As it opens, The Speed Twins makes no bones about were you are: Dyke Heaven! A purgatory of sorts, set up like a seedy bar reminiscent of London’s now shuttered Gateways Club, where a drunken, lonely Ollie sits, head flat-out against a pub table awaiting something, or someone one, to happen. Enter Queenie, decked out in […]
This Little Light, like so many Venus Theatre productions, is a gem that radiates the very joy it dares us to find in ourselves, and each other, when we fear we’ve lost it most.
Seeing something unlike anything you’ve seen before can be curious, mystifying, and even jarring. That was my experience this weekend with Venus Theatre’s presentation of what was, at least for me, a whole new genre of work. There were, I learned, 400 British Suffrage plays written between 1900 and 1920 – in little monologues and a few […]
In Alana Valentine’s Soft Revolution, Meera Narasimhan as Aunt Sarrinah cooks a feast of Afghani foods for herself and her niece Shafana (Nayab Hussain). After the production you will find a dish waiting for you. It is delicious; Narasimhan has an excellent touch. Regrettably, Valentine’s play remains undercooked.
Venus Theatre has a knack for finding new scripts that make you ache and ruminate all at once—appealing at once to emotion and intellect, deeply, endlessly. Garbage Kids, a tale of homelessness and survival, follows suit.
Audio announcements and a note in the program request that audience members stay seated for all 90 minutes of Fur and not totter off to the restrooms since the actors need full backstage access during the performance.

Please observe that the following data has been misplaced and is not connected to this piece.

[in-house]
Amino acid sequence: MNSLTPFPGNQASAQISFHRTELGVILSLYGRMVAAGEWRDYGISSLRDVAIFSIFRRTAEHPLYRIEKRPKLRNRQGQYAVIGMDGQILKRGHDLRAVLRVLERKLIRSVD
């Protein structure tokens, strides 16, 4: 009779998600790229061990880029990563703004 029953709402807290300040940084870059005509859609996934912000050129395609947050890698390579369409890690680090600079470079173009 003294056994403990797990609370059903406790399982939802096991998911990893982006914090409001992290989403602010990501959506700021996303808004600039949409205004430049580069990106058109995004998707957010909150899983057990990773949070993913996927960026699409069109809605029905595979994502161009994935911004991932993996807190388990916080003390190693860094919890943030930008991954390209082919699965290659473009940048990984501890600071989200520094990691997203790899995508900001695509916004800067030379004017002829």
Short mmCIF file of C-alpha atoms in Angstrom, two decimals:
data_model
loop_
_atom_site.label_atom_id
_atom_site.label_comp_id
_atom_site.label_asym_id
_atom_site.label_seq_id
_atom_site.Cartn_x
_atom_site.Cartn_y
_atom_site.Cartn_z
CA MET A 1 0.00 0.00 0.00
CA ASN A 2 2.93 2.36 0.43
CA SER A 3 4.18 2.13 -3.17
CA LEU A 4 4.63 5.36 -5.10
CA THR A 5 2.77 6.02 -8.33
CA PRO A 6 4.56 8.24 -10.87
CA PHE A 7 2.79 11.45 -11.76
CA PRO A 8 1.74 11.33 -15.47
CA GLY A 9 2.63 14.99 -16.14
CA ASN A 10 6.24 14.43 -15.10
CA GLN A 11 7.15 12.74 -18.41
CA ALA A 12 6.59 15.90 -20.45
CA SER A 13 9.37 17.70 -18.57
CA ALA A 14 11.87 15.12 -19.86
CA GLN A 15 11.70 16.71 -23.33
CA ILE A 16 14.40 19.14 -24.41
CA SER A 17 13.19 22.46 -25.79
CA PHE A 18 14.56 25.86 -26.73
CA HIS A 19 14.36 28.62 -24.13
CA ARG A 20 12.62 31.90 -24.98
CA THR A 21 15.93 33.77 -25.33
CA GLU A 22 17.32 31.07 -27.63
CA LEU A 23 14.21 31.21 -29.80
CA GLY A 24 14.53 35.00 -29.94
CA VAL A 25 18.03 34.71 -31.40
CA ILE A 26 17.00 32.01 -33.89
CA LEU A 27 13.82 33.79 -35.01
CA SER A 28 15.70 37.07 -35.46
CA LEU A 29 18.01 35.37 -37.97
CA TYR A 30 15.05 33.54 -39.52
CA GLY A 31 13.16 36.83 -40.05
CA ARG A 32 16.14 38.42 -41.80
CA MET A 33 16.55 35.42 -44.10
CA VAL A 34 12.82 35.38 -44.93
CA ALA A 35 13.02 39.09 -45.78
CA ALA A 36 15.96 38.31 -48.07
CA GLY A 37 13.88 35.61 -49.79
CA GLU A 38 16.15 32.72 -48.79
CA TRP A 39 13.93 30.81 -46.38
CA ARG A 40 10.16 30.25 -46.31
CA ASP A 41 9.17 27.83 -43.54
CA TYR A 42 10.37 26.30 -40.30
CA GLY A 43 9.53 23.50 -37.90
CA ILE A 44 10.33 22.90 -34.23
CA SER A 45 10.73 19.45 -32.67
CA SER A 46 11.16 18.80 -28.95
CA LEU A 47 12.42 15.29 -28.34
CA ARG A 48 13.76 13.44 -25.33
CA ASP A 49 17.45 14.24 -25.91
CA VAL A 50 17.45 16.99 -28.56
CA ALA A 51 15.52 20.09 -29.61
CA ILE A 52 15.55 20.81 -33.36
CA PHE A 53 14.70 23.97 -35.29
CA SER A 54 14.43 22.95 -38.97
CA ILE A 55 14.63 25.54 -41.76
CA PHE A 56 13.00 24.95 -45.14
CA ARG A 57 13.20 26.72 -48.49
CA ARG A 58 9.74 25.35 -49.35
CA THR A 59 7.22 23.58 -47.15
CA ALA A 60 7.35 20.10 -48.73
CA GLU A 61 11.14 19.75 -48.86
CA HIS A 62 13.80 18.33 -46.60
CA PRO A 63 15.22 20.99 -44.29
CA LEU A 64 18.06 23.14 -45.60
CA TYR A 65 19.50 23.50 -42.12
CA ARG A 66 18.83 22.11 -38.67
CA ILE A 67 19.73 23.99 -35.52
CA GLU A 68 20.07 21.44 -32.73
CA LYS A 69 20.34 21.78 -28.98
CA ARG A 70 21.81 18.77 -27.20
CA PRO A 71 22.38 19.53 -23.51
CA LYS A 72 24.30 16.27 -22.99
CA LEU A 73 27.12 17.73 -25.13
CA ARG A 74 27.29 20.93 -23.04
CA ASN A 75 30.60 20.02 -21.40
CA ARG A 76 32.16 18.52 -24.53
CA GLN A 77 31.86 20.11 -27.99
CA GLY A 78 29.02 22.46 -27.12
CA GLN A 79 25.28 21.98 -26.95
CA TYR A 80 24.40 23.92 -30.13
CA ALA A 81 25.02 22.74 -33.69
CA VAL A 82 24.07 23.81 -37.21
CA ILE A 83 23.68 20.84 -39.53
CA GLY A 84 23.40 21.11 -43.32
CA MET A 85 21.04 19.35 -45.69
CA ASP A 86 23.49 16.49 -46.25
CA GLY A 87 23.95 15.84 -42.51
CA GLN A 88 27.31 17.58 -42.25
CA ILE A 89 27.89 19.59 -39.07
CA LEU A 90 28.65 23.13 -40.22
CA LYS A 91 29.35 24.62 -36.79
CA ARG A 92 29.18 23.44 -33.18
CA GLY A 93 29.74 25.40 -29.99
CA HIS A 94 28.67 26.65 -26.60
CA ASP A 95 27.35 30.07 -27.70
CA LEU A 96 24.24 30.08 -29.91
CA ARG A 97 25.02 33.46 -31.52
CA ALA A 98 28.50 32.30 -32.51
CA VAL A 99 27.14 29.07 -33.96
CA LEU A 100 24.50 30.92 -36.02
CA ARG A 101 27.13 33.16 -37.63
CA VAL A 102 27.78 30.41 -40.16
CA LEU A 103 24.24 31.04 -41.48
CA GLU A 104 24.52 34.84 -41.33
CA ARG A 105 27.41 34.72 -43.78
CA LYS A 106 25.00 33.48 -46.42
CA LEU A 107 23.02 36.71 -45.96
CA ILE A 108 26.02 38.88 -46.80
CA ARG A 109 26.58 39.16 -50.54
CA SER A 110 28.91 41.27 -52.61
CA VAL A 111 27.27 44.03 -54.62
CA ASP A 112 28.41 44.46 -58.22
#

Raw milk is liquid gold. Or so Eliza (Allison Turkel), the human matriarch of Red Robin Farm, believes. It’s nutritious and pure, and she thinks it will save her derelict, multi-generational dairy farm, which has fallen in disrepair for myriad reasons, including the government regulation banning the direct sale of raw milk for drinking. But, […]
RAW by Amy Bernstein opens October 22, 2015 at Venus Theatre in Laurel, MD.
Entering the Venus theater, for the first time, I felt like a wide-eyed child. Vintage accessories, soft lavender walls, and the dimly lit lobby all suggested that the theater serves as a powerful vehicle for creativity. The safe space, allowed me to relax, feeling as though I was in the company of friends.
Claudia Barnett grew up in the Bronx and lives in the woods of Tennessee. She has served as resident playwright at Stage Left Theatre and Tennessee Repertory Theatre and has developed four scripts with Venus Theatre, where Witches Vanish opens on August 20.